This examination of path-dependence, in conjunction with work on indexes of utility in the Manuel, resulted in a reduction in the clarity of exposition pertaining to the ordinal and cardinal attributes of utility theory. The earlier and somewhat simpler appendix to the Manuale considered index numbers (I) in two distinct contexts: one, as a function (PHI) of consumer goods on the basis that utility is a quantity (cardinal function); and the other, as a function ([PSI]) of consumer goods when indifference curves are determined from direct observation. In this context, it is usually clear when ordinal analysis is set aside and the index of utility reverts to an affine transformation of utility as a cardinal quantity. For example, section 13 of the appendix to the Manuale is headed 'Characteristics of Indifference Curves Deduced from Ophelimity Curves' and commences 'Now we do the inverse of the previous operation: we assume that ophelimity is known I = [PSI]' (Pareto 1906 [1974] p. 375). The analysis that follows is undertaken on an essentially cardinal basis. However, in the extended appendix to the Manuel, contextual clarity on the different use of index numbers is diminished, or even lost, when accommodating the additional and extensive discussions of utility in open and closed circles or considering the implications of this for experimental economics. As a result, in the new appendix it is sometimes unclear whether indices are ordinal or affine transformations of utility as a cardinal quantity.

The Manuale (and the Manuel) also re-specified economic equilibrium as a general theory of transformations. Specifically, Walras's economic functions of exchange, production and capital formation are absorbed within a more general formulation where equilibrium is considered as the balance between an individual's 'tastes' and 'obstacles'. Tastes are defined by the individual's choices and obstacles are represented by the costs of transforming goods in response to tastes, either through exchange or the production process. Economic transformations are not just physical, they also occur in space and in time, although Pareto's pure economics largely sets aside transformations in time. The general equilibrium between tastes and obstacles is then considered for three types of phenomena: Type I, where individuals act economically to realise a direct benefit with market conditions determined by voluntary pursuit of direct tastes without strategic interaction; Type II, where individuals act to increase the indirect benefits from their actions through strategic behaviour that modifies the conditions of the market; and Type III, concerning collectivist action intended to maximise a given notion of welfare (for example, a socialist state).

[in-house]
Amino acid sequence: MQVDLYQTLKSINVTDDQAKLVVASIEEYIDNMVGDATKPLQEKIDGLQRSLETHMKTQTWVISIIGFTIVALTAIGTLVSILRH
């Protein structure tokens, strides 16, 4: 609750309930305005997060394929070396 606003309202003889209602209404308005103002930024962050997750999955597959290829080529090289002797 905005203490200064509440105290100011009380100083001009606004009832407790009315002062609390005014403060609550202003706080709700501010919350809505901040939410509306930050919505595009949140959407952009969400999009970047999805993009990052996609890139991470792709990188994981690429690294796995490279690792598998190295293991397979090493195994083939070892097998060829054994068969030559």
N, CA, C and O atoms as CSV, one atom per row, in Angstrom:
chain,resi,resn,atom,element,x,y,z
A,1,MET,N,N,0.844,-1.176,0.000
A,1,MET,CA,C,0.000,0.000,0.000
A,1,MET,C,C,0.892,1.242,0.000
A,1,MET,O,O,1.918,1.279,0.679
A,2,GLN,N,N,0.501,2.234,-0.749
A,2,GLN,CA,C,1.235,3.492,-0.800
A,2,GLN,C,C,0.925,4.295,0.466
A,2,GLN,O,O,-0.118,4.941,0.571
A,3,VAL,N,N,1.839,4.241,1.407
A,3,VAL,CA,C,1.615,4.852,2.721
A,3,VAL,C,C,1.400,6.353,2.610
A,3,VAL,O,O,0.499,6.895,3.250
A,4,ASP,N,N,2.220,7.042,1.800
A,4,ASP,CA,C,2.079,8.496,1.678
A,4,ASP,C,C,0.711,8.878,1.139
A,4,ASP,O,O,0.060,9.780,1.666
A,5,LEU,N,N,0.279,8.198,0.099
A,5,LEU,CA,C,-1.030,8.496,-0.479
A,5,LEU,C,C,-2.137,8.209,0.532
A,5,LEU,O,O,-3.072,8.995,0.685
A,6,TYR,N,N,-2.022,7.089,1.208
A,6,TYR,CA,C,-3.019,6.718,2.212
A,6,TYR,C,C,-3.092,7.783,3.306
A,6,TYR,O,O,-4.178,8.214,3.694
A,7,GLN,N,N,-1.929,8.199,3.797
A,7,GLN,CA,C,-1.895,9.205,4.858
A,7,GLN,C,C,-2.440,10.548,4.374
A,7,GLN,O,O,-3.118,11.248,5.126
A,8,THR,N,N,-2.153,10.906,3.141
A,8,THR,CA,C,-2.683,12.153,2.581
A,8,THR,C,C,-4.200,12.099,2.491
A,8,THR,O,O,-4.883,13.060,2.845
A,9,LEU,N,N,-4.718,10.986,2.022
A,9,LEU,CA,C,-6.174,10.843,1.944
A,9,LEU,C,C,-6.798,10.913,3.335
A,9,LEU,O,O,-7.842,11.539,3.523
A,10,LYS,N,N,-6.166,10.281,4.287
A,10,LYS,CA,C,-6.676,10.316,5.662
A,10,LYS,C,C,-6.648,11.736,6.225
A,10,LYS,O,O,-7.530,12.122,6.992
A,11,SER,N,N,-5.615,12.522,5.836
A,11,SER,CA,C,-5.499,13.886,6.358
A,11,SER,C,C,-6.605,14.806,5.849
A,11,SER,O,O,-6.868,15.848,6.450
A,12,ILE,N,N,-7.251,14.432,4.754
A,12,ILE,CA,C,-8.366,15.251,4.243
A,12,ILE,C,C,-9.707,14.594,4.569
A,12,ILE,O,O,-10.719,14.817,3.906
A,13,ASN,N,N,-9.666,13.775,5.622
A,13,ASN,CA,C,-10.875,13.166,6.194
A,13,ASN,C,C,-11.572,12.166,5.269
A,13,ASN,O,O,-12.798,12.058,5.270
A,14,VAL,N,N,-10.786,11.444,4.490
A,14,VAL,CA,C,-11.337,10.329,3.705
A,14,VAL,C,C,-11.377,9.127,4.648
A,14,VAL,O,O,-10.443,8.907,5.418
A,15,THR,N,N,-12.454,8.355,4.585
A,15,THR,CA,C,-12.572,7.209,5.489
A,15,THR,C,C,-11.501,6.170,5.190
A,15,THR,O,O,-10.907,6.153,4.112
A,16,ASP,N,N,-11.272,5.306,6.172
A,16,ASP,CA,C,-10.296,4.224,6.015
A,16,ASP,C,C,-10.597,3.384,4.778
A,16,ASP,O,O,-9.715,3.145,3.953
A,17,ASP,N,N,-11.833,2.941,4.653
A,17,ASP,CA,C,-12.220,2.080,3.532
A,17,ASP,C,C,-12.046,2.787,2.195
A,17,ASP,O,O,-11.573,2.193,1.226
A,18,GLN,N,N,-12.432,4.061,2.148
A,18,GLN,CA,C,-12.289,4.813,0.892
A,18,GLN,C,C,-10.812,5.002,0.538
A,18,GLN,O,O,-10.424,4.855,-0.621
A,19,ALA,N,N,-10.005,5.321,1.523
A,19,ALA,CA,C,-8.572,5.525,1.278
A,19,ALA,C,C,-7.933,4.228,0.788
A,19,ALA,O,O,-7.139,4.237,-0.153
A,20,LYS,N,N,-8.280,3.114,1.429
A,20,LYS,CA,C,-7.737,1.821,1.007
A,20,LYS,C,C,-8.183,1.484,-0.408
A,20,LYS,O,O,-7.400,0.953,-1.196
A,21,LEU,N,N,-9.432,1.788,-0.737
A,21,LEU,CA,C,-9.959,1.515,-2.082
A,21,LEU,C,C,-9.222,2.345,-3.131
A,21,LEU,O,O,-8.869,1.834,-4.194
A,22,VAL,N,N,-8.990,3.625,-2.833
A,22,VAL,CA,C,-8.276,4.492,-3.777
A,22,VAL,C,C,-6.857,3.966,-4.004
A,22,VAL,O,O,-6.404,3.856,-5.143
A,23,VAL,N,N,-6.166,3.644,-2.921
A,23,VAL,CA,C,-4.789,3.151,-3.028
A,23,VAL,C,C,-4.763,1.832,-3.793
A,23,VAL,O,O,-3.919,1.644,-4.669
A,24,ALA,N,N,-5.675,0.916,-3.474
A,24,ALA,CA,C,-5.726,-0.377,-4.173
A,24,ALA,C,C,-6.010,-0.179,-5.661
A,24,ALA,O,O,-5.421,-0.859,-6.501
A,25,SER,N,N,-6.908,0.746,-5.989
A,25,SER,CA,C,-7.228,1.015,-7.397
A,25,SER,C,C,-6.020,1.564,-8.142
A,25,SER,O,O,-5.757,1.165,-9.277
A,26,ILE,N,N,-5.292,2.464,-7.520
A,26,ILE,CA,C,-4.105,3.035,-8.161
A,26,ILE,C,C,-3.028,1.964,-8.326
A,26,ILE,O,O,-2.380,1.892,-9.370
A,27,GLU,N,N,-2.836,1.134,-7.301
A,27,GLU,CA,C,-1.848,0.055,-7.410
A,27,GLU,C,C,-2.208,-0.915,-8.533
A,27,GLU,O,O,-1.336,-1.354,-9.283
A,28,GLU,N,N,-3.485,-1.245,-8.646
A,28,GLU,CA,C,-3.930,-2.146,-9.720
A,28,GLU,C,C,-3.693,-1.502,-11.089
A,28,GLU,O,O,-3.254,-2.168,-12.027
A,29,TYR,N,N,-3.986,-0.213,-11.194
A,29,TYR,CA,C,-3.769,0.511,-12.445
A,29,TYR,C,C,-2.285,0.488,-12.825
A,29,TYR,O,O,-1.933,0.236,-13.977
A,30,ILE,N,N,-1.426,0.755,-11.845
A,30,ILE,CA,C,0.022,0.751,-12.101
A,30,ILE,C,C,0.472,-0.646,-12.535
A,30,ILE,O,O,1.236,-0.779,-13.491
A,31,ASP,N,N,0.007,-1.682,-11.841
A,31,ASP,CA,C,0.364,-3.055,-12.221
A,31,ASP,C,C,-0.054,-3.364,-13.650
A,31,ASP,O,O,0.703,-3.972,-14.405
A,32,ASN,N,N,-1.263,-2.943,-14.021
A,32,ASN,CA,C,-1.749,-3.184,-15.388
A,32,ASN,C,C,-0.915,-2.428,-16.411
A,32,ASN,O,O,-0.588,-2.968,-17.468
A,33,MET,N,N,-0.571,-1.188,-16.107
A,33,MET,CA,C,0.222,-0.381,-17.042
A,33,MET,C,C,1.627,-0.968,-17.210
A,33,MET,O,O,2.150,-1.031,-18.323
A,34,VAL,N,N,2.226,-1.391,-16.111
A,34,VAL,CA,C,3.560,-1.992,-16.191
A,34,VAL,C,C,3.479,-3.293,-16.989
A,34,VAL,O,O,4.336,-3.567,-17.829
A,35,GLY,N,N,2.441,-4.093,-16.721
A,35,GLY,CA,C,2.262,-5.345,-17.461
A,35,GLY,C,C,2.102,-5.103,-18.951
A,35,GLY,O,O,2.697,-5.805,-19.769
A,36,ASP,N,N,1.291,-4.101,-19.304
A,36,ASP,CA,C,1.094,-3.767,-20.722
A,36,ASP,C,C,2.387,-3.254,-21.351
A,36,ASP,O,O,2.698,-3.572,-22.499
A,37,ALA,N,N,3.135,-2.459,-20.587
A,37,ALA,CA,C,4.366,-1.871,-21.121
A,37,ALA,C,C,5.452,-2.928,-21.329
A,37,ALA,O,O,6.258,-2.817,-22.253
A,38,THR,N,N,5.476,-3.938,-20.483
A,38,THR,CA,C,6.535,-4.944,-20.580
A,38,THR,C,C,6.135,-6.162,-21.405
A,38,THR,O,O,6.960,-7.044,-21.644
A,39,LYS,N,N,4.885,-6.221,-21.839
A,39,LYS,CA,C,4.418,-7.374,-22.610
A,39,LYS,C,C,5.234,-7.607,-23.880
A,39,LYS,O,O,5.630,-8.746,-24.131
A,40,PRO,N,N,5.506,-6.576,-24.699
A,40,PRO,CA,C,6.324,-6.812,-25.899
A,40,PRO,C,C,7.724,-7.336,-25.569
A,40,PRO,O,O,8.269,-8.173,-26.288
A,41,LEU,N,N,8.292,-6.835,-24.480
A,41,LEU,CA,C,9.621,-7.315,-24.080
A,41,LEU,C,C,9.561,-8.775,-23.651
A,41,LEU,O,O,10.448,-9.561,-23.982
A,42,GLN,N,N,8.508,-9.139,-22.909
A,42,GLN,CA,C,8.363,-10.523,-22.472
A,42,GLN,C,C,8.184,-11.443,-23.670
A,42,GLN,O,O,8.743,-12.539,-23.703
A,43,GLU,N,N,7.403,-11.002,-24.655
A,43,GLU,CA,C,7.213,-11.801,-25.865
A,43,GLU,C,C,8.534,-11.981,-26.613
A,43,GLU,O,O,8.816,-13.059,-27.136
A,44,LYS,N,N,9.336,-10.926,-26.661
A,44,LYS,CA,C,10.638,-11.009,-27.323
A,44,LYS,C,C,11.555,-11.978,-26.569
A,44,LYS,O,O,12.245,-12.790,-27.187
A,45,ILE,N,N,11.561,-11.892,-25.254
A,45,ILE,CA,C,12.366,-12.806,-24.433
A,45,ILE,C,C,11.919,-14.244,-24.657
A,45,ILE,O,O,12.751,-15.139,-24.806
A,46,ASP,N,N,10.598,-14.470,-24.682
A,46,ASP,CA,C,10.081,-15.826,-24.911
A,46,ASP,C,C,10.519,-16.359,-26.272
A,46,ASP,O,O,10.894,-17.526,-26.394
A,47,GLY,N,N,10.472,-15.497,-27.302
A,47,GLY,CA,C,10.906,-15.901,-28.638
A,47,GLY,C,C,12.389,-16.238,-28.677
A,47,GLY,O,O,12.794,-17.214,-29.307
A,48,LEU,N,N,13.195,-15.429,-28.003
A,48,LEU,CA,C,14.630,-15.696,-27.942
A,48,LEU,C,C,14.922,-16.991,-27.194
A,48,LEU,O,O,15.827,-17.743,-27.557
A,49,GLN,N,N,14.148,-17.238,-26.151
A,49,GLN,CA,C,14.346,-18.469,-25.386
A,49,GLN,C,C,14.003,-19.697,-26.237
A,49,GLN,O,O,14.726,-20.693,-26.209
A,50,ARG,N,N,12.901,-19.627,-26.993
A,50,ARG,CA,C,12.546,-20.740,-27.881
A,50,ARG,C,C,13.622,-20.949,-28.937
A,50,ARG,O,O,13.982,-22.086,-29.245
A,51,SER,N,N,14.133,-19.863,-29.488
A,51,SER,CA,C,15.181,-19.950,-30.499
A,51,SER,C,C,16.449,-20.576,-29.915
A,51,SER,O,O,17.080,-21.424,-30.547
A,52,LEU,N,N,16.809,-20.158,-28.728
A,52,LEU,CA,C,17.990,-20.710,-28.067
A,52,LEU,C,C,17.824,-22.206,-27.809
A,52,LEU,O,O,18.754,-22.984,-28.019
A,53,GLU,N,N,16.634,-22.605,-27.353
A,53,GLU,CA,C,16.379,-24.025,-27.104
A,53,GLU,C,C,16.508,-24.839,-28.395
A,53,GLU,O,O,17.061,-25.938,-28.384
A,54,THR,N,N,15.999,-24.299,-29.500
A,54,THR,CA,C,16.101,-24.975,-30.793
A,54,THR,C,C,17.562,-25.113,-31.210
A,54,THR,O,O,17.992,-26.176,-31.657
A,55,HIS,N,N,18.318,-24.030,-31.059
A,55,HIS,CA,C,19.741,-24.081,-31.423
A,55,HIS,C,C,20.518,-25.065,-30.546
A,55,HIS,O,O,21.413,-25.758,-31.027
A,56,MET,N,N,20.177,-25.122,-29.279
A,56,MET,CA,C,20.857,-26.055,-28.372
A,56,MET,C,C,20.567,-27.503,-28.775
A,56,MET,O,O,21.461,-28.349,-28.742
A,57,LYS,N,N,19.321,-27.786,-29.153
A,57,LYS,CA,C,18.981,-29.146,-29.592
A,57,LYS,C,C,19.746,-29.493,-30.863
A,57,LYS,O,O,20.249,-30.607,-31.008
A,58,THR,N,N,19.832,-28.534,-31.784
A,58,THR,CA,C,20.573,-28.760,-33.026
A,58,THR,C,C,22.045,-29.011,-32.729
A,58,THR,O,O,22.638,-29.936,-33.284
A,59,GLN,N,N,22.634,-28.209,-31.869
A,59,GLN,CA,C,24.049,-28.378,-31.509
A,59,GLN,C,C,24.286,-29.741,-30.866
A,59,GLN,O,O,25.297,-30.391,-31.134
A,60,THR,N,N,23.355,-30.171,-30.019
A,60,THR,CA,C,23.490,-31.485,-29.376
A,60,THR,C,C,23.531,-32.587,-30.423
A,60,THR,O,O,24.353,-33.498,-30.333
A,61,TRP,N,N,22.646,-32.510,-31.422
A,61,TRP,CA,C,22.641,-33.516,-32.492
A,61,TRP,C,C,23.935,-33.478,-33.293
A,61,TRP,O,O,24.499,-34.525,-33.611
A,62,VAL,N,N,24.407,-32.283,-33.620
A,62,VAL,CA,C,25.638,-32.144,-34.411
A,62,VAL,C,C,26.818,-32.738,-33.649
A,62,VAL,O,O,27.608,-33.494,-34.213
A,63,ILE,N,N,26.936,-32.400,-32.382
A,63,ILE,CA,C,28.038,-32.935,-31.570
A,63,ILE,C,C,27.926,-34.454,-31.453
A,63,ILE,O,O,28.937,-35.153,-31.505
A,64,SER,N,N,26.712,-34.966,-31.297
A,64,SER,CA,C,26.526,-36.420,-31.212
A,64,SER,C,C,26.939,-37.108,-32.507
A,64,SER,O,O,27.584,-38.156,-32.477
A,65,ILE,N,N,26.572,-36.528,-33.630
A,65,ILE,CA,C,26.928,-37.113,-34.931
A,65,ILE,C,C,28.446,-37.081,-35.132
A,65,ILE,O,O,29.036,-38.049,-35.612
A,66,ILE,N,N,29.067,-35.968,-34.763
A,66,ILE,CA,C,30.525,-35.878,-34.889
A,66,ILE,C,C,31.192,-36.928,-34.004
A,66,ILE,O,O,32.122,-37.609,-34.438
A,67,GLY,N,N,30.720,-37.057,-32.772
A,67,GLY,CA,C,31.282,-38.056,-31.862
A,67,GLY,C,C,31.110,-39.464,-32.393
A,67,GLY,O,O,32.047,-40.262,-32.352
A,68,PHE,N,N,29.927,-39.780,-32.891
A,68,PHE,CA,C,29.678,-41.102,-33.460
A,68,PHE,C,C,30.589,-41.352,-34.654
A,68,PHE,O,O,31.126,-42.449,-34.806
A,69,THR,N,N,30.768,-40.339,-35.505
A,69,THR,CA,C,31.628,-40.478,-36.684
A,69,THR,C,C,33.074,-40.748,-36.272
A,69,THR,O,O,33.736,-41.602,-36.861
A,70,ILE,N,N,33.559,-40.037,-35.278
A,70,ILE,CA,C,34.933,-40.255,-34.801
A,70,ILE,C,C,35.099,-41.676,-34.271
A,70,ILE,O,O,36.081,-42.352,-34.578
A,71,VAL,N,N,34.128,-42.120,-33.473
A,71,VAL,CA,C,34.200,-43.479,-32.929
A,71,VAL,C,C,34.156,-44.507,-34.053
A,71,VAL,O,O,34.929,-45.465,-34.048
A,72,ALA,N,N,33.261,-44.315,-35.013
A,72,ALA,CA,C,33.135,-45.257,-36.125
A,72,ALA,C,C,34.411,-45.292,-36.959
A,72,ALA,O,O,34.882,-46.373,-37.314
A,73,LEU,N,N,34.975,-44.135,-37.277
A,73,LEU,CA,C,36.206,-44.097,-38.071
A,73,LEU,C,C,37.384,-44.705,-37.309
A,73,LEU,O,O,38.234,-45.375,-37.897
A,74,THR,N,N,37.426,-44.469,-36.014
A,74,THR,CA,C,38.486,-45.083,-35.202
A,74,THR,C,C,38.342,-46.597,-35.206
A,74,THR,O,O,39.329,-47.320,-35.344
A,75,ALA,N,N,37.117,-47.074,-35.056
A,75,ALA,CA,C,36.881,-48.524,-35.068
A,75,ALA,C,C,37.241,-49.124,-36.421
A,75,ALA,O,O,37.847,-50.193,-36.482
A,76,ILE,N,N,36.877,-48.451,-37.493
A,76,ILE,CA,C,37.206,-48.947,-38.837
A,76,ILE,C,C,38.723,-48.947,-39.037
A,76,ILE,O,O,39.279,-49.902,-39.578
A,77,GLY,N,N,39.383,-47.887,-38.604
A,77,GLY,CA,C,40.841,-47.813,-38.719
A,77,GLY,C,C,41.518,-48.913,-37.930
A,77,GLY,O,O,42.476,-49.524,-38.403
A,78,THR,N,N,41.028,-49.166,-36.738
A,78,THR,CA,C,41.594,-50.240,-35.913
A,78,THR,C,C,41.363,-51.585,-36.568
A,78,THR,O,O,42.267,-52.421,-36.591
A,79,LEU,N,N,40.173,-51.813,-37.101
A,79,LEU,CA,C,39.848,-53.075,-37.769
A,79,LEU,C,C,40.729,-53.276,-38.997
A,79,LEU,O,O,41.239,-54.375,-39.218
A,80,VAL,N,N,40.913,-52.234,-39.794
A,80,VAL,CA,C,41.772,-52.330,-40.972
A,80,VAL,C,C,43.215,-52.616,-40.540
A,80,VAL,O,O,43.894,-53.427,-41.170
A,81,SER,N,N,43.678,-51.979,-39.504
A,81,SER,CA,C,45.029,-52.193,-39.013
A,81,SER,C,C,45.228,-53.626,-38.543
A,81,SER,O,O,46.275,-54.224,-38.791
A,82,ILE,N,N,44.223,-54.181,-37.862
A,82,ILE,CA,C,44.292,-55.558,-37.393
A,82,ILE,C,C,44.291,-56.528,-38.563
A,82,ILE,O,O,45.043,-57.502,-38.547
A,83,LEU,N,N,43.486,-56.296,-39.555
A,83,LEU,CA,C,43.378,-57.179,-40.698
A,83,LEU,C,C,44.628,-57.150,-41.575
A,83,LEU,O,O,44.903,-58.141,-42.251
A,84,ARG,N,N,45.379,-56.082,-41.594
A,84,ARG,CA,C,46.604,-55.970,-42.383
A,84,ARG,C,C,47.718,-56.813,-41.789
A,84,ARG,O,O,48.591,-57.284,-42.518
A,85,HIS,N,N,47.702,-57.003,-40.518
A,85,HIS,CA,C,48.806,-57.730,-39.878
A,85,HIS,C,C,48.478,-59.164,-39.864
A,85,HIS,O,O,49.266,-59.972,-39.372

The consequent general equilibrium analysis proved important for the development of welfare economics. Pareto's analysis of Types I and II phenomena dealt with what we now refer to as the first fundamental theorem of welfare economics. The Type I phenomenon yields an economic maximum for perfect competition, whereas the Type II phenomenon does not yield an economic maximum. Kirman (1987, p. 806) has highlighted the originality of Pareto's analysis of the Type II phenomenon because it explicitly recognised actions to influence prices and examined equilibrium in the context of what is now termed monopolistic competition, well before the 1960s when monopolistic competition was being formally integrated within a general equilibrium framework. The investigation of the Type III phenomenon in the Manuale contains aspects of the second fundamental welfare theorem. As in his earlier Cours d'Economie Politique (1896-97), Pareto concluded that a socially planned distribution of income can achieve an economic maximum when production is efficiently coordinated by the 'ministry of production'. While his analysis of the Types I and III phenomena were not comprehensive by modern standards, Pareto was still able to conclude that pure economics does not give us a truly decisive criterion for choosing between an organisation of society based on private property and a socialist organisation' (1906, p. 257). Many of the analytical gaps in Pareto's study of the Type III phenomenon in the Manuale were filled two years later by Enrico Barone in his 'Il ministro della produzione nello stato collettivista' (1908).